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Rod Smith

Casino Stocks: Gaming Index Soars

5 April 2004

The average value of Las Vegas-based gaming stocks surged by a record amount to hit an all-time high in March, beating all the broad market indicators in the process, analysts said Friday.

The Applied Analysis Gaming Index soared to 254.64 in March, up 79 percent, or 112.8 points, from 141.87 a year earlier, and up 8.6 percent for the month or 20.2 points, compared with February.

Brian Gordon, spokesman for Applied Analysis, a Las Vegas-based financial consulting firm, said the index increased by the largest amount and the largest proportion since it was launched in 1998.

Deutsche Bank analyst Marc Falcone called the market performance "unbelievable," and said gaming stocks are enjoying the best run they have seen in more than five years.

By comparison, Standard and Poor's 500 Index increased 33 percent to 1,126.21 at the end of March, up from 848.18 at the end of March 2003.

"Gaming stocks are beating the tail off every comparable index," said Eric Hausler, gaming analyst for Susquehanna Financial Group. "Earnings are good. There's good news over the horizon like out in California. And Las Vegas is really hot. It was a great first quarter (for gaming companies)."

California Gov. Arnold Schwarzenegger is negotiating with tribes to add $1 billion to state coffers by letting tribes have as many slot machines as they want in return for a graduated fee.

Analysts credited gaming fundamentals for the first-quarter performance in addition to the national economic recovery, booming leisure travel and convention business. They also anticipate that gaming will proliferate to new jurisdictions next year.

"During the month of March, we had relatively strong improvements in the national economy with increases in disposable income as well as business activity, leading to increased leisure, convention and business travel (to Las Vegas)," Gordon said.

Goldman Sachs analyst Steve Kent said consumer spending and leisure travel have been very strong.

"Las Vegas operators get the benefit of more consumers (and business travelers) who want to spend time in a vacation destination," he said.

Joe Greff, gaming analyst at the independent Wall Street research firm Fulcrum Global Partners, said strengthening economies in regional and riverboat markets, good weather and easy comparisons with the 2003 period that includes the buildup to the war with Iraq also boosted gaming stock values.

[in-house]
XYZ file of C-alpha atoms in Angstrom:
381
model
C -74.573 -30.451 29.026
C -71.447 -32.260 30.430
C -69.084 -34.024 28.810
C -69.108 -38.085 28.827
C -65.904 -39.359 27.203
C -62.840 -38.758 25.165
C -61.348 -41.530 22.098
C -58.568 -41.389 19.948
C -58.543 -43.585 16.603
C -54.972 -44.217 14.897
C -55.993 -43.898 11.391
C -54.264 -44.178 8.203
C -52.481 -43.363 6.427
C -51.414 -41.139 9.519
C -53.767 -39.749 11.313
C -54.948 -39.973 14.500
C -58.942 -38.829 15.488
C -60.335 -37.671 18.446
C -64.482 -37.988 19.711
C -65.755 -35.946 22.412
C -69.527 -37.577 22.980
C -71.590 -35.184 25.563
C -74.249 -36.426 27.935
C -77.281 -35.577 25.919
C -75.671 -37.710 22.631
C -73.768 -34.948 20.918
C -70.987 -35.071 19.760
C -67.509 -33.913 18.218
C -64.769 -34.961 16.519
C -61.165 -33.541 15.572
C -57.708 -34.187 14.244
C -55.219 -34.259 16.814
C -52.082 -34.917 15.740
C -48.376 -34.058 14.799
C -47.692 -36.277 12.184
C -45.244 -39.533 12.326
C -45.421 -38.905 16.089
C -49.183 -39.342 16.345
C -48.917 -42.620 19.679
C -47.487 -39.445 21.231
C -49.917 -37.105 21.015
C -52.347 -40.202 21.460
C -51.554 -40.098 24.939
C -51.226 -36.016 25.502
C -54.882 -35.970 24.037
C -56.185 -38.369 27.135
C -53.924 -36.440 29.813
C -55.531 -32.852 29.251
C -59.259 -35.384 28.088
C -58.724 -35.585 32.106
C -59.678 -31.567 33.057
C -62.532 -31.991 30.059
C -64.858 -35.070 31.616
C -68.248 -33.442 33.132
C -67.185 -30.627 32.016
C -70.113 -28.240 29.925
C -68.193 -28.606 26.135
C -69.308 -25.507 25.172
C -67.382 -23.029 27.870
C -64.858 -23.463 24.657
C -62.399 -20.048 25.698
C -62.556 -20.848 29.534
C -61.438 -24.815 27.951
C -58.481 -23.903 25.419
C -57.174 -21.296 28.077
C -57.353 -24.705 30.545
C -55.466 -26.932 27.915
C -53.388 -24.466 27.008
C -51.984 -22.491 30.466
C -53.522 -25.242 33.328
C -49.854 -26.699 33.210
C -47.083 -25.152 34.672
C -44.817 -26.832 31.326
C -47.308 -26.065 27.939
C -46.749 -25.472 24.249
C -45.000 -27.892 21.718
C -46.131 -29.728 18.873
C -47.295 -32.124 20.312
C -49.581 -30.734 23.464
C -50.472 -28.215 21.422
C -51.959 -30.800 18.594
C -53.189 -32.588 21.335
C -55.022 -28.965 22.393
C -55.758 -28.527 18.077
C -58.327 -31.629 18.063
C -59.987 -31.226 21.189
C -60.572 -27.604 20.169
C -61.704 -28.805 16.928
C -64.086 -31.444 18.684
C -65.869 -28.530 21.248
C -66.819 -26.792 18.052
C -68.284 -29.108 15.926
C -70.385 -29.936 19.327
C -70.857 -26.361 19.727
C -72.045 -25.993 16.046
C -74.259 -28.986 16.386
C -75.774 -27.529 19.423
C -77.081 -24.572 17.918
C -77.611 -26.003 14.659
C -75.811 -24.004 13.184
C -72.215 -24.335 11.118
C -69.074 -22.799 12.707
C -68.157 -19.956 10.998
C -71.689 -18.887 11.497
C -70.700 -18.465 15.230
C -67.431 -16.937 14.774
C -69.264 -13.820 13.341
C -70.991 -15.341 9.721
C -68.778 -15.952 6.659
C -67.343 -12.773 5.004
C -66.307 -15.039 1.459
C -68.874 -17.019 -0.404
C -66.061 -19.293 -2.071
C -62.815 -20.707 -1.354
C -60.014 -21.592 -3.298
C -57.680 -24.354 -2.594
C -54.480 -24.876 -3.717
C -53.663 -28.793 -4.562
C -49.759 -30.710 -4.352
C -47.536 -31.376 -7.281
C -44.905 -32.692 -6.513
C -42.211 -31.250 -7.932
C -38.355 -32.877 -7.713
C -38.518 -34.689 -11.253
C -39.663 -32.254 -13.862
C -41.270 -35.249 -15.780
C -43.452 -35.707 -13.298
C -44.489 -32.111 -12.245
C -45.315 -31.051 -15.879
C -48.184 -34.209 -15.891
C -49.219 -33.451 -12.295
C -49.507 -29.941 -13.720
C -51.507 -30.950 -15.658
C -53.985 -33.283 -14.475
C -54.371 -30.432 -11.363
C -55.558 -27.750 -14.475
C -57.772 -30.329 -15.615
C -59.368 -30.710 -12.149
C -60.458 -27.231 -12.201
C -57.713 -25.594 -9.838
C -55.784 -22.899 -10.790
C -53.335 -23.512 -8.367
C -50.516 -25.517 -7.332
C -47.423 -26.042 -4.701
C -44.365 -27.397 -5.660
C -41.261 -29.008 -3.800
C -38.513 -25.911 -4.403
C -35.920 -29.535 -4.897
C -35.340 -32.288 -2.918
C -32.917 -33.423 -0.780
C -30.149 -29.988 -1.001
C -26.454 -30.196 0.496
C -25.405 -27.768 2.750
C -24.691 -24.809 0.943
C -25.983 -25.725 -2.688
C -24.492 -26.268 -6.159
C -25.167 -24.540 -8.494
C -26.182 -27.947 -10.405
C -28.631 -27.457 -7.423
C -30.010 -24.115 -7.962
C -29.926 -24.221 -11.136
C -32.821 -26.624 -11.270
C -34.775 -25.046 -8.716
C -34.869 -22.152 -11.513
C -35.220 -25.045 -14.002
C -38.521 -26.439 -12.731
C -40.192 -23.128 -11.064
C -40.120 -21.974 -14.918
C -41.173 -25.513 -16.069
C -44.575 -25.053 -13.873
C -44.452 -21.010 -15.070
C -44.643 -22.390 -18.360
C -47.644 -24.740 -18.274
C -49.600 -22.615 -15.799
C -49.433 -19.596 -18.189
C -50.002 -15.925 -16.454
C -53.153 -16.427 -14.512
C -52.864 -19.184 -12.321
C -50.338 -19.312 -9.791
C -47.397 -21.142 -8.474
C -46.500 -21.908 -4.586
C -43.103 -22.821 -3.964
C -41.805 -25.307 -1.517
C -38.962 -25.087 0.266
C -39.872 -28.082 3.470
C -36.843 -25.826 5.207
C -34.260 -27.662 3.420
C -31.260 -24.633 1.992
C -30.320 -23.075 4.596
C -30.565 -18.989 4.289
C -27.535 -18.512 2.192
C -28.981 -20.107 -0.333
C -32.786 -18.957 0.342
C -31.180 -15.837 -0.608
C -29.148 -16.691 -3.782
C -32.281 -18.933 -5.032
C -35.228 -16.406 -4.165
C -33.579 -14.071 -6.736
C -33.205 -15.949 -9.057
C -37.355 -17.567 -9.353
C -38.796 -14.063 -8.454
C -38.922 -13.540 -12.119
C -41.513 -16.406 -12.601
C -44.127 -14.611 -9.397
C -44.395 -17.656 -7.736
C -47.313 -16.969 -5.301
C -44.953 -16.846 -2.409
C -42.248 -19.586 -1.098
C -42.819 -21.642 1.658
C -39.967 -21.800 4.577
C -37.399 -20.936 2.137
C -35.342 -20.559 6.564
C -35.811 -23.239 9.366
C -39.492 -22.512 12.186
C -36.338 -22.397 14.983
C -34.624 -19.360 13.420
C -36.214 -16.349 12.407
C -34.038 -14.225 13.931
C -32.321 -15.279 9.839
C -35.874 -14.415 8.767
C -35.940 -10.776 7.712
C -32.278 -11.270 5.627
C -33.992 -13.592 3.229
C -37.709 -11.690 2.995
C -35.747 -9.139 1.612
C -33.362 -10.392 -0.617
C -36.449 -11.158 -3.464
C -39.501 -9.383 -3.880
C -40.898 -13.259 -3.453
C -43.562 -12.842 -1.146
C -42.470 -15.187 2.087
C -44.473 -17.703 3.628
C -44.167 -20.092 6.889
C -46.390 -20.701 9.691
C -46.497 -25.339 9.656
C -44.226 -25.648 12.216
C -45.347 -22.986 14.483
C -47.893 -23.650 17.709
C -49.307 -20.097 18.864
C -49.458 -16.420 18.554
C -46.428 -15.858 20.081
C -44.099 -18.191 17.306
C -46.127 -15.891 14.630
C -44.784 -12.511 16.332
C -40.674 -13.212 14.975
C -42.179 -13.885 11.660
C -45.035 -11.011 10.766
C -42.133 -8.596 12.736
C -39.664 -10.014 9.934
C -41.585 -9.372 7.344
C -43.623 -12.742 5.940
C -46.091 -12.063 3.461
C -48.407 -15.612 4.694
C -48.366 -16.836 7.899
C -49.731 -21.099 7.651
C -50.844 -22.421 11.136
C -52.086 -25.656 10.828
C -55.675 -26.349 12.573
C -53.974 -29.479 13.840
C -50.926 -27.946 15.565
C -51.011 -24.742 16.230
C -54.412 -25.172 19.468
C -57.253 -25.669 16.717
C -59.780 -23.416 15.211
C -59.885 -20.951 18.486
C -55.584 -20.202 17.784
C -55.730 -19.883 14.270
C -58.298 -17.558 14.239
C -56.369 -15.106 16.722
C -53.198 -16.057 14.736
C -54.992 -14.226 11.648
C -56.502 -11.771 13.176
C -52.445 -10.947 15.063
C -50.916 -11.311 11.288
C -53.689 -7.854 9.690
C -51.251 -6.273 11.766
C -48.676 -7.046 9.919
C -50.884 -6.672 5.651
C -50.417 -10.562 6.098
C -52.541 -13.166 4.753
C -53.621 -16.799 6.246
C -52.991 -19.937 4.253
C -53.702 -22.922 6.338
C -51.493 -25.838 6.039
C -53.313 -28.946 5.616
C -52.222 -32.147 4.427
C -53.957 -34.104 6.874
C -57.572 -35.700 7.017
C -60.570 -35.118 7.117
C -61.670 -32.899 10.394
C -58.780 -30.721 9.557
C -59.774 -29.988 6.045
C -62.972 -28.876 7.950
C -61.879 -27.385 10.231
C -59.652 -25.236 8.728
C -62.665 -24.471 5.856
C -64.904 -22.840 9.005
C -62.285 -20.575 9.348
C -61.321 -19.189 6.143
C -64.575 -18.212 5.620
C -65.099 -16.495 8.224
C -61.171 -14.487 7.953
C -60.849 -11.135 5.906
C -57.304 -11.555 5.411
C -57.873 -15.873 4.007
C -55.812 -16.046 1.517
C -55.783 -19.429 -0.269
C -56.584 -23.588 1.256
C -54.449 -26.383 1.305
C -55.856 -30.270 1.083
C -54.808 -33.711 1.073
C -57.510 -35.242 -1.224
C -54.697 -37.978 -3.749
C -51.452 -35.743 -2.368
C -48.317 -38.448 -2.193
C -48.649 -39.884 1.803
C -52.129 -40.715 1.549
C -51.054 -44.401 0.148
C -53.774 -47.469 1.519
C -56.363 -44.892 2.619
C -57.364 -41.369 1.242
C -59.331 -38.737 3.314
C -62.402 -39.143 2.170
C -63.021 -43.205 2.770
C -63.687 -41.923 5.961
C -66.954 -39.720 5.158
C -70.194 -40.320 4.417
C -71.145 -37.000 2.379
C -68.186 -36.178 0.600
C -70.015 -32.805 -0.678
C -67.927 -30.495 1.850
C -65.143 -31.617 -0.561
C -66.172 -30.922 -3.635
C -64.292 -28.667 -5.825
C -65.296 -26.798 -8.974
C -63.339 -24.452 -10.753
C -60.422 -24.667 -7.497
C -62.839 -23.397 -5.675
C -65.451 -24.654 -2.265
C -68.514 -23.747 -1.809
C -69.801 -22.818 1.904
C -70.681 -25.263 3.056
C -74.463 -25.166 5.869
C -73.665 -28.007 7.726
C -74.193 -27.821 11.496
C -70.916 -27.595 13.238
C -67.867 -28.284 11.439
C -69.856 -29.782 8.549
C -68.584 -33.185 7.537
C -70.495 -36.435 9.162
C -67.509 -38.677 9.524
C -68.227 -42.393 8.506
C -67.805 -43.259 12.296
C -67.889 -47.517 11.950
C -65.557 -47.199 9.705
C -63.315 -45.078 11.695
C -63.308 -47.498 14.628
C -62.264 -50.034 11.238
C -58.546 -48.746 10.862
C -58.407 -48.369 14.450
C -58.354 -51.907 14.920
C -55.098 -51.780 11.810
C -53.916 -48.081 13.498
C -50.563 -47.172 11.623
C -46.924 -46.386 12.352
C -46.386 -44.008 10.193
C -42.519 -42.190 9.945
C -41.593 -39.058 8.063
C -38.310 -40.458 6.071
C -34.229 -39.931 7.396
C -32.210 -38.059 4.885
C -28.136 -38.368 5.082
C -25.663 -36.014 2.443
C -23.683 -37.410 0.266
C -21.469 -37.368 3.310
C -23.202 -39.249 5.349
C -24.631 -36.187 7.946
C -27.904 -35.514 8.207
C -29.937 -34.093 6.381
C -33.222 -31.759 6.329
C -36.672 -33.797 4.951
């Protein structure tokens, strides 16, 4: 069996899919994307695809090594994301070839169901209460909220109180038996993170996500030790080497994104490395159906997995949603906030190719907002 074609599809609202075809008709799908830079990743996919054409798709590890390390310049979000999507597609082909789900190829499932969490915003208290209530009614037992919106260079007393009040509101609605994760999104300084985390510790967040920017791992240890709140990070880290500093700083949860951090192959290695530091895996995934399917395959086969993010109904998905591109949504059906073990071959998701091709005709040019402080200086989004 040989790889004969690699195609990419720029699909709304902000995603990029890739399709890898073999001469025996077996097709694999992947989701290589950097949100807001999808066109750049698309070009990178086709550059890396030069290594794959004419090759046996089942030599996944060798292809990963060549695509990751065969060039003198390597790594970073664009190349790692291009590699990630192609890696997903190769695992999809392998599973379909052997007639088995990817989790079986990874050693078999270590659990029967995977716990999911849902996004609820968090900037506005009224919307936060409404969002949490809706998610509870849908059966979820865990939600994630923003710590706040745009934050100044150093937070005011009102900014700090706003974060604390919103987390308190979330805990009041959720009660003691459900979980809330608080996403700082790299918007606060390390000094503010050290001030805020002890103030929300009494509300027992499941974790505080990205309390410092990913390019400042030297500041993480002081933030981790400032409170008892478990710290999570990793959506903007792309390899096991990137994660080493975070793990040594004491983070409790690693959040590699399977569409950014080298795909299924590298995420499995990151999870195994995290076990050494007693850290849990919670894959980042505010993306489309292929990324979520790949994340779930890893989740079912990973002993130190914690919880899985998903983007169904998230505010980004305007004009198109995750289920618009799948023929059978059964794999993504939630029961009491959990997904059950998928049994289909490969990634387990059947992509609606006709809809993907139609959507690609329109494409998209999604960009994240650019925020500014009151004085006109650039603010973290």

Hausler and Kent added that state legislatures have been benign this year toward taxing gaming operators, erasing the threat of higher taxes that dragged stocks down last year.

Analysts said the bubble is unlikely to burst as long as operators can effectively manage the balance between room inventory and demand.

"There's always a concern when you have record high stock prices as to how much higher they can go, and we're looking at soft comparisons with the last year given the Iraq war situation," Gordon said. "Comparisons are going to get more difficult later in 2004, and the stocks should remain relatively healthy and we should see a robust 2005 with the opening of Wynn Las Vegas and Caesars Palace finishing its new tower."

However, Kent said there has been no slowdown in gaming fundamentals and that the industry and share values are likely to keep growing.

"I'm not sure you'll match the performance of the first quarter, but select stocks should continue to do well," he said.

And Falcone said based on very strong fundamentals in Las Vegas, there are no signs the trend will slow in coming months.

Station Casinos and Caesars Entertainment led Las Vegas-based companies.

Investors found Station attractive because of its performance records, future expansion plans and strong cash flow, which has led the company to increase its dividend by 40 percent this month, Gordon said.

Station closed the month and the quarter with an all-time high stock price of $44.17.

They also favored Caesars after it increased its guidance for first-quarter results early in the month.

Caesars' increased profitability was driven by higher-than-expected room revenue in Las Vegas and higher-than-expected table revenue nationwide.

Caesars closed the month and the quarter with a 52-week high stock price of $13.15 a share.